add_management_page( string $page_title, string $menu_title, string $capability, string $menu_slug, callable $function = '', int $position = null )

1st parameter in above functions defines HTML page’s title when you visit your plugin’s settings page in the Admin Dashboard. It’s simple and not critical.

2nd parameter defines Menu Item title in the Admin Dashboard Settings or custom plugin’s settings page. It is also not critical.

3rd parameter in above examples is very important (‘read’ or ‘administrator’ or ‘manage_options’ are common values), because it defines who can access and change plugin’s pages! Make sure you do not mess around the position of this parameter while fixing the problem.

4th parameter allows developers to define custom page slug, that is, portion of the value in the URL of the admin dashboard plugin’s settings page in question. String must be url encoded and avoid spaces or special characters, although all moderns servers and browsers will easily deal with them, anyway.

5th parameter is critical because it calls a function or method and you must be careful not to change it! Plugin will stop properly working e.g. you will not be able to access plugin’s settings page if you break it! In our above example ‘gsg_csitemap_settings_page’ parameter actually calls gsg_csitemap_settings_page() plugin function which inserts plugin’s settings page in Admin Dashboard > Settings menu.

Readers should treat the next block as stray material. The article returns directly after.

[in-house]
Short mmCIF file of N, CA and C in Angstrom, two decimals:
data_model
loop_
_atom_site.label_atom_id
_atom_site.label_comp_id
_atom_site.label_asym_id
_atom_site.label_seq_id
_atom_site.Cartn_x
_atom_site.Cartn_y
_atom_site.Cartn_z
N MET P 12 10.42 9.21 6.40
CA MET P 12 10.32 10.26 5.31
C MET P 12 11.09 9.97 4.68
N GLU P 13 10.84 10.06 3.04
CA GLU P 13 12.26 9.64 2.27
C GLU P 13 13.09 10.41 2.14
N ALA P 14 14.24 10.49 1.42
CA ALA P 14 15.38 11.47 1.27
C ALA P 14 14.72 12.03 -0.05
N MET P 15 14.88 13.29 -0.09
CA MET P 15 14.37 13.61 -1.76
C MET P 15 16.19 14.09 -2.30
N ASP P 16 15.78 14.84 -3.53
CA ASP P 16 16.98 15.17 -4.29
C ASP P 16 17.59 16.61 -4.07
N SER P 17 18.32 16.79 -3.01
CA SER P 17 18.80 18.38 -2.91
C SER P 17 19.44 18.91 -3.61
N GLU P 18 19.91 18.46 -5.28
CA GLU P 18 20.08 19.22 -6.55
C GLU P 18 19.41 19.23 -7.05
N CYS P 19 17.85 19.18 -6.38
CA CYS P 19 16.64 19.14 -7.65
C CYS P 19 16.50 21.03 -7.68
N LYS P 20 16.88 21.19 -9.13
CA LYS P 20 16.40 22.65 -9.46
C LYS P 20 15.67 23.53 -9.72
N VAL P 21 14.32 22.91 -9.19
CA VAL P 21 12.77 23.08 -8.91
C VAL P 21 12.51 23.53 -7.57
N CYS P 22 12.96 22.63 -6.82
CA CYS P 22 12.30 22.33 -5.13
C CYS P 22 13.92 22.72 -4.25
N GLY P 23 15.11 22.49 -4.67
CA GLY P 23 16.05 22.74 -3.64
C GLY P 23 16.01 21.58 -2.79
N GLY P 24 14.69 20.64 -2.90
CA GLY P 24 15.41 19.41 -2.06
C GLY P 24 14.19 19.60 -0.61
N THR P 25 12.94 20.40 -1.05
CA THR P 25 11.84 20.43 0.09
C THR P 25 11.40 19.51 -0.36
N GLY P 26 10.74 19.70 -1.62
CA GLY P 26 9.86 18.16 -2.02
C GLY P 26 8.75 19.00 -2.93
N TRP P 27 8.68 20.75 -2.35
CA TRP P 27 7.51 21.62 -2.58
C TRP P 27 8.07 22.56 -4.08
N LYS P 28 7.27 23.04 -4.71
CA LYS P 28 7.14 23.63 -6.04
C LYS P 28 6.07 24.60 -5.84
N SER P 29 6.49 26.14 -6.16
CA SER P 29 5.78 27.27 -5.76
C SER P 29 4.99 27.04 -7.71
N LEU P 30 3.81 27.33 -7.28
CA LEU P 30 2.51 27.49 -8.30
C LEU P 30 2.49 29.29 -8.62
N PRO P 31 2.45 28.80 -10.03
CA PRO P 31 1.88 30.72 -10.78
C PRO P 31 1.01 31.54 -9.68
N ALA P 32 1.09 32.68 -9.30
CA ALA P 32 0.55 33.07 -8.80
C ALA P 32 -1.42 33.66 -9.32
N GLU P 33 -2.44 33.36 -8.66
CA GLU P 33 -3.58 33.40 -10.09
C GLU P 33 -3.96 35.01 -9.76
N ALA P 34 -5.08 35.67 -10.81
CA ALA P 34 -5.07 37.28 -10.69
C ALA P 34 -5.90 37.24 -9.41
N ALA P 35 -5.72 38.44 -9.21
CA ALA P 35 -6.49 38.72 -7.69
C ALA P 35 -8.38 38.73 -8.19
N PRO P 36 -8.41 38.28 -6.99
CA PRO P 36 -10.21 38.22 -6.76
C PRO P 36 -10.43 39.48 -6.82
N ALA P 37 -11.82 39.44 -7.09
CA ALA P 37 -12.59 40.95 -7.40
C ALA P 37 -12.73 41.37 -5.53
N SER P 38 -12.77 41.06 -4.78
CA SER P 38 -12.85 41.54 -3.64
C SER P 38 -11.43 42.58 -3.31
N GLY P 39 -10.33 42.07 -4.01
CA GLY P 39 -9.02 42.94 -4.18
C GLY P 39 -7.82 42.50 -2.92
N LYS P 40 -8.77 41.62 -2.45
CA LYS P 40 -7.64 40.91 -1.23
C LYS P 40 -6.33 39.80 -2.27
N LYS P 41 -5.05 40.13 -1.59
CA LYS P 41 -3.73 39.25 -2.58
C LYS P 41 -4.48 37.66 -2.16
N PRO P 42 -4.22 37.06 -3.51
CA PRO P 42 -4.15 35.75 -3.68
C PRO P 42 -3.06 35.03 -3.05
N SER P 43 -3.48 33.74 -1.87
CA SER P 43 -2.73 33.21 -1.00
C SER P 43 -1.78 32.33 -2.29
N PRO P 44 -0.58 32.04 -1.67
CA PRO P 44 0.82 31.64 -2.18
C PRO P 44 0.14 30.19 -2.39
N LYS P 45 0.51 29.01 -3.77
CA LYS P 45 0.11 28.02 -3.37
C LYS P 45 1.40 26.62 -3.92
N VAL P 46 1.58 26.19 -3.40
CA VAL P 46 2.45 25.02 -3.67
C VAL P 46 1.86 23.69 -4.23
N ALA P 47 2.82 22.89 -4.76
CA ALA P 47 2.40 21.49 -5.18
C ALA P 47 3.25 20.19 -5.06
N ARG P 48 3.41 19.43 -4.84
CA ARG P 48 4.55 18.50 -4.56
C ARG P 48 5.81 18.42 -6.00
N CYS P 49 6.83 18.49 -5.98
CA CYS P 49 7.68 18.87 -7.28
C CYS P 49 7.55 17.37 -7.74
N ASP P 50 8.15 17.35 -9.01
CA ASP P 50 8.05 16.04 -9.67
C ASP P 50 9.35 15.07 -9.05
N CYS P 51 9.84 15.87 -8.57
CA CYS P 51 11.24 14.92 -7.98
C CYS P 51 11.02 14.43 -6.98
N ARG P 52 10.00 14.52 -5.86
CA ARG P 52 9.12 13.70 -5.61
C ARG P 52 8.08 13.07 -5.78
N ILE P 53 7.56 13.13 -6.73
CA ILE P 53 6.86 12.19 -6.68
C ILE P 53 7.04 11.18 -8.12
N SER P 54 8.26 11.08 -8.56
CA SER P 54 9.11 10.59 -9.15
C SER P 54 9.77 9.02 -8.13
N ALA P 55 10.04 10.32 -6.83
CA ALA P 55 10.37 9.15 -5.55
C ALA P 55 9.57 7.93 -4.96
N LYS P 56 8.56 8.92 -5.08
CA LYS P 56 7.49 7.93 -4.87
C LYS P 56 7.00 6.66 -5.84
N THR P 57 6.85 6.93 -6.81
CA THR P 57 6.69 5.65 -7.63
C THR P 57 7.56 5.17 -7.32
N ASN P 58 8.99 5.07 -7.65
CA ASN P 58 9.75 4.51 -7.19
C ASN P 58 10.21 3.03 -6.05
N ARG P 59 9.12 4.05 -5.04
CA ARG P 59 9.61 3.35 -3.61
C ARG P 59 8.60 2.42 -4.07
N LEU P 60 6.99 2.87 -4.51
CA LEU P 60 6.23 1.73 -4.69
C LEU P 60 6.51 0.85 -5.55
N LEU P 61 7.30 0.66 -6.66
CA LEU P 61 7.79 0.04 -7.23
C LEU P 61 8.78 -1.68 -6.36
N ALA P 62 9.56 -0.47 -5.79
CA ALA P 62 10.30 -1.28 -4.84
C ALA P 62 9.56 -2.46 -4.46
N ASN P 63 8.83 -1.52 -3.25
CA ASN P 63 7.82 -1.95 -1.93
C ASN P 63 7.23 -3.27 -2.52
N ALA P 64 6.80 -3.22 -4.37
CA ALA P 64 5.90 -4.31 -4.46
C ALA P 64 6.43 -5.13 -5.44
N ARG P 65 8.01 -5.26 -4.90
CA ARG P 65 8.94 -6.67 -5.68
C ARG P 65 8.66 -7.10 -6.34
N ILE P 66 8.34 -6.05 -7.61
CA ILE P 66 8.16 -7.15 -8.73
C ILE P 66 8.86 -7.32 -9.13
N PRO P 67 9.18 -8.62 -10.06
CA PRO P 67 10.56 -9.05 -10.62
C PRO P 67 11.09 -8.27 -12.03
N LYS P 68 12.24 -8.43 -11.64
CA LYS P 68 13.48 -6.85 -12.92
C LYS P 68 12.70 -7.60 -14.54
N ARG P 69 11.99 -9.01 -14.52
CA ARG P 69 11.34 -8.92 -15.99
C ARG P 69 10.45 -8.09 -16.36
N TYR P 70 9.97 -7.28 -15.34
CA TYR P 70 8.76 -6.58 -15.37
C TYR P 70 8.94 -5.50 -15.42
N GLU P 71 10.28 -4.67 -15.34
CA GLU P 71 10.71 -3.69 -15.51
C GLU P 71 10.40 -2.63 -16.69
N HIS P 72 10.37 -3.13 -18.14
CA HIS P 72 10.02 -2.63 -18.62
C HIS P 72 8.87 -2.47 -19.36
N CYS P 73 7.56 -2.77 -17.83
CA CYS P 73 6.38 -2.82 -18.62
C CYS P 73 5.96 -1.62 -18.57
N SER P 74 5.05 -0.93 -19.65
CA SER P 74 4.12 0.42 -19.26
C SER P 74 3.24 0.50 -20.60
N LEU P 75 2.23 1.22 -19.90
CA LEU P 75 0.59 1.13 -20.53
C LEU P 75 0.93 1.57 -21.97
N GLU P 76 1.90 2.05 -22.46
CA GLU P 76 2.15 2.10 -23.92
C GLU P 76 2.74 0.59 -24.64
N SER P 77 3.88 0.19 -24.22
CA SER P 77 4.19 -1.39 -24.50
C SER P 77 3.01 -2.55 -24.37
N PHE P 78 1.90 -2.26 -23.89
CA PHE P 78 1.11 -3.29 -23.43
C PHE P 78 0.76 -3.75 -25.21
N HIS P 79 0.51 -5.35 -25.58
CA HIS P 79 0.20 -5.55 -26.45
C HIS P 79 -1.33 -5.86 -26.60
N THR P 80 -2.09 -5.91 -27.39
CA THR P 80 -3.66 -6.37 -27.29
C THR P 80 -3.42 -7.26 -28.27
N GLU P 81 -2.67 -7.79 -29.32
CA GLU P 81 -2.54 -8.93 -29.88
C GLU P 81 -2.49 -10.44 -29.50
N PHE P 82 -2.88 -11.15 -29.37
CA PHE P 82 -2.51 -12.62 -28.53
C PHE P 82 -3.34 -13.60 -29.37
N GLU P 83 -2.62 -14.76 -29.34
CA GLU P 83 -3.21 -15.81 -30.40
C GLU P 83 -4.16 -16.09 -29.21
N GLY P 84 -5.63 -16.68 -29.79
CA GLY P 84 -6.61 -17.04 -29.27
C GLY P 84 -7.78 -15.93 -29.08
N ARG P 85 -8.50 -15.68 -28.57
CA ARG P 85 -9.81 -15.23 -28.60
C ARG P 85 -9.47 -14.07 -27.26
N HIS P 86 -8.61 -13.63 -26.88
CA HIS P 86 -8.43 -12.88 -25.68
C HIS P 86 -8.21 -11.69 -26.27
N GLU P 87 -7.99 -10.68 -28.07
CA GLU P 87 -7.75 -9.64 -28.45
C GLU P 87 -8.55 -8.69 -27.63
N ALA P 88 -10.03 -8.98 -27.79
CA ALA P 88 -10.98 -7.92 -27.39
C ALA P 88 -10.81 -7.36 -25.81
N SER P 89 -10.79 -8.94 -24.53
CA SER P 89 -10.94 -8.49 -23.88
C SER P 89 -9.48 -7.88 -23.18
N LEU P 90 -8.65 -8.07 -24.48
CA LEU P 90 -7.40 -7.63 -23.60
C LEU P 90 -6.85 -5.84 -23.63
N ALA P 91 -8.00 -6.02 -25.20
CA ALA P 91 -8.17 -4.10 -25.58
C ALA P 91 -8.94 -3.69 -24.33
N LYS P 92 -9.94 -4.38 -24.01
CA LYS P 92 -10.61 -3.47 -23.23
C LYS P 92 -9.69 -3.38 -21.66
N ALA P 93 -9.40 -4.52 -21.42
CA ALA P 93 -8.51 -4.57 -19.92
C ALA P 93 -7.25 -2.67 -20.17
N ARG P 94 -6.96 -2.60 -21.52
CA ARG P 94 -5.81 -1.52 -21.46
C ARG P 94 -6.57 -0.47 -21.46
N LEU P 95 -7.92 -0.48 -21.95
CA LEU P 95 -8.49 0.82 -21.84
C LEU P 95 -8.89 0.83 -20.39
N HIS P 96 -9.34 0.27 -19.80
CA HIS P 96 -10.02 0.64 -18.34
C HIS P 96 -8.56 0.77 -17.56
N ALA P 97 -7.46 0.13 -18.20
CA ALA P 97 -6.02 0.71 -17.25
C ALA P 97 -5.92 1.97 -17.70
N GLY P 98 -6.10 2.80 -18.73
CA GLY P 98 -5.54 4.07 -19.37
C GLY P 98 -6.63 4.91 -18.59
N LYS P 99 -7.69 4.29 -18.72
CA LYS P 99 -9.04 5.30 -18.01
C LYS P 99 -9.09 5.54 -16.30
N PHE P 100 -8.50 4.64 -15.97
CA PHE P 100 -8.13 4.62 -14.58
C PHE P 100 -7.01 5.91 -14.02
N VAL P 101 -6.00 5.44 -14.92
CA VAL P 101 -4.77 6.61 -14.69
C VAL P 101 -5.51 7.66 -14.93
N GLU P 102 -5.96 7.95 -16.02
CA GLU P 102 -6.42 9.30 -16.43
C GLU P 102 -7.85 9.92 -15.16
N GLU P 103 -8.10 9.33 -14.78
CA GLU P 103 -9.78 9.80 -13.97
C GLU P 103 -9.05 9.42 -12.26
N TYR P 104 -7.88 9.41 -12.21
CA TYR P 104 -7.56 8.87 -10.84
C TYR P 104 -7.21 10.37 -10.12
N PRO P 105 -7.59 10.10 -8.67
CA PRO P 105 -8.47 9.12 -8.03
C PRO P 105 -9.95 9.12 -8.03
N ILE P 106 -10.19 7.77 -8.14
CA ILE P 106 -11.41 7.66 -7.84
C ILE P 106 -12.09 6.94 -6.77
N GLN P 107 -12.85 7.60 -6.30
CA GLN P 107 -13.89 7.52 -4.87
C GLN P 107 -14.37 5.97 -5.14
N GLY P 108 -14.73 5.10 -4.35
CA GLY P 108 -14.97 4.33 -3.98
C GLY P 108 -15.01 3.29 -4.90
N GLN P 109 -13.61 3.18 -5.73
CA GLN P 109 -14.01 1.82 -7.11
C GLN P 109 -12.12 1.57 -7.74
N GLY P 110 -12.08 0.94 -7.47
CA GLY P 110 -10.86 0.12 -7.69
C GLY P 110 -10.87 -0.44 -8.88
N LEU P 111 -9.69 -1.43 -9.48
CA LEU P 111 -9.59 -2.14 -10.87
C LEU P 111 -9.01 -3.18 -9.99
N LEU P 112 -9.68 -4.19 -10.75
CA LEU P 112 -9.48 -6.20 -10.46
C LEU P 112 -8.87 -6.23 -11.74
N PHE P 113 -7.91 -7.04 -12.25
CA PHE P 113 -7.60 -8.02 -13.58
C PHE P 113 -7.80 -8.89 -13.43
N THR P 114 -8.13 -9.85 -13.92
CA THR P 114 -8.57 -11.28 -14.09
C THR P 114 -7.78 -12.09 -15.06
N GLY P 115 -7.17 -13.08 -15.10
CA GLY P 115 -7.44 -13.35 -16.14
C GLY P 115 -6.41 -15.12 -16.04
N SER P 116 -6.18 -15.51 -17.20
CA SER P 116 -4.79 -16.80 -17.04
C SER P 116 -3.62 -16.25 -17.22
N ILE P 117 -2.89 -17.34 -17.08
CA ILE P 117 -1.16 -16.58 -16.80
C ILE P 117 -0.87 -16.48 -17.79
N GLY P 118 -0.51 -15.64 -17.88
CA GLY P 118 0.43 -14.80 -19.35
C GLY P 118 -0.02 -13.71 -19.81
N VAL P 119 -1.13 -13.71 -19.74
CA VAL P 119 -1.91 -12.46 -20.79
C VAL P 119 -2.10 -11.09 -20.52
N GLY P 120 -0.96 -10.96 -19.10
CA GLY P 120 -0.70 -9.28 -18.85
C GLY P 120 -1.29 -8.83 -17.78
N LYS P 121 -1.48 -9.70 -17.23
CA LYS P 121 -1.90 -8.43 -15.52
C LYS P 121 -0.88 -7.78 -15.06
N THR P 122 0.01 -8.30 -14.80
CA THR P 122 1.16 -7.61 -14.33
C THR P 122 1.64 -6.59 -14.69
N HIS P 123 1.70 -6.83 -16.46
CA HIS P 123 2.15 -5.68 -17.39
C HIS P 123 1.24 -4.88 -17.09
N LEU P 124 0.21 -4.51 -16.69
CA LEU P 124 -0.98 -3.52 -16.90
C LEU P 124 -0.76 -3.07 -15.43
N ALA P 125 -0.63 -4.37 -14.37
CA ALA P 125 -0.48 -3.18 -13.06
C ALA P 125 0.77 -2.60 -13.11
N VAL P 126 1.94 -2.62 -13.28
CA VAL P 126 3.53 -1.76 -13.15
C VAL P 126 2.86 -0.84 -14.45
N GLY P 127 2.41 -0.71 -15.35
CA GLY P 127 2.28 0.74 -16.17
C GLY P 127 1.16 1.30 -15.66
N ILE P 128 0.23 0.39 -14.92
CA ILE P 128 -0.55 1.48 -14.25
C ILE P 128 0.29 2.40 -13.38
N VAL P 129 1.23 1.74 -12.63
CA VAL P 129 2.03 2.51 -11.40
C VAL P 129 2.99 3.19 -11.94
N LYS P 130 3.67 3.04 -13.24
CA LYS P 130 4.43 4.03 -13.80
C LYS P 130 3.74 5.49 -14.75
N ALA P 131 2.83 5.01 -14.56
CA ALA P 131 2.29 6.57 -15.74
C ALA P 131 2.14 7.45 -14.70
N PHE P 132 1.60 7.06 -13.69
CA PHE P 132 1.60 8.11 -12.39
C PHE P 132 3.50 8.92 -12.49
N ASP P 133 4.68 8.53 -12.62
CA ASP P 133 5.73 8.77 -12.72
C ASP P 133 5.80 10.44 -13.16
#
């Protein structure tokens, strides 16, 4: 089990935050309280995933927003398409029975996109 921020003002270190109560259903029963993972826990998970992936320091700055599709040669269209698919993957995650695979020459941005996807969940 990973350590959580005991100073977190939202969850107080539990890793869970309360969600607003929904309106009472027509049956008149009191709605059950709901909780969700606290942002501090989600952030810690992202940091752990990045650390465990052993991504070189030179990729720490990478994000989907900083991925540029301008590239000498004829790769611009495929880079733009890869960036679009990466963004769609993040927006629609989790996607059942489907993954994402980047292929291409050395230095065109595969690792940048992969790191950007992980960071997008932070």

6th parameter is what was actually causing the original problem and that’s what we need to fix. Instead of an empty string ” we must either pass integer (whole number e.g. 1, 2, 3, etc. without quotes of any kind) or null or simply omit it!

7th parameter does not exist e.g. we may pass it but underlying WordPress core function will ignore it e.g. not use it at all! That is why we removed it altogether in our fix above.

WordPress SubMenu Function: add_submenu_page()

This function is little different than above two and it actually accepts 7 parameters in total.

add_submenu_page( string $parent_slug, string $page_title, string $menu_title, string $capability, string $menu_slug, callable $function = '', int $position = null )

1st parameter allows developers to define custom parent slug in the multi-submenus structure

2nd parameter defines HTML page’s title when you visit your plugin’s settings page in the Admin Dashboard. It’s simple and not critical.

3rd parameter defines Menu Item title in the Admin Dashboard Settings or custom plugin’s settings page. It is also not critical.

4th parameter is very important (‘read’ or ‘administrator’ or ‘manage_options’ are common values), because it defines who can access and change plugin’s pages! Make sure you do not mess around the position of this parameter while fixing the problem.

5th parameter allows developers to define custom page slug, that is, portion of the value in the URL of the admin dashboard plugin’s settings page in question. String must be url encoded and avoid spaces or special characters, although all moderns servers and browsers will easily deal with them, anyway.

6th parameter is critical because it calls a function or method and you must be careful not to change it! Plugin will stop properly working e.g. you will not be able to access plugin’s settings page if you break it! In our above example ‘gsg_csitemap_settings_page’ parameter actually calls gsg_csitemap_settings_page() plugin function which inserts plugin’s settings page in Admin Dashboard > Settings menu.

7th parameter is what was actually causing the original problem and that’s what we need to fix. Instead of an empty string ” we must either pass integer (whole number e.g. 1, 2, 3, etc. without quotes of any kind) or null or simply omit it!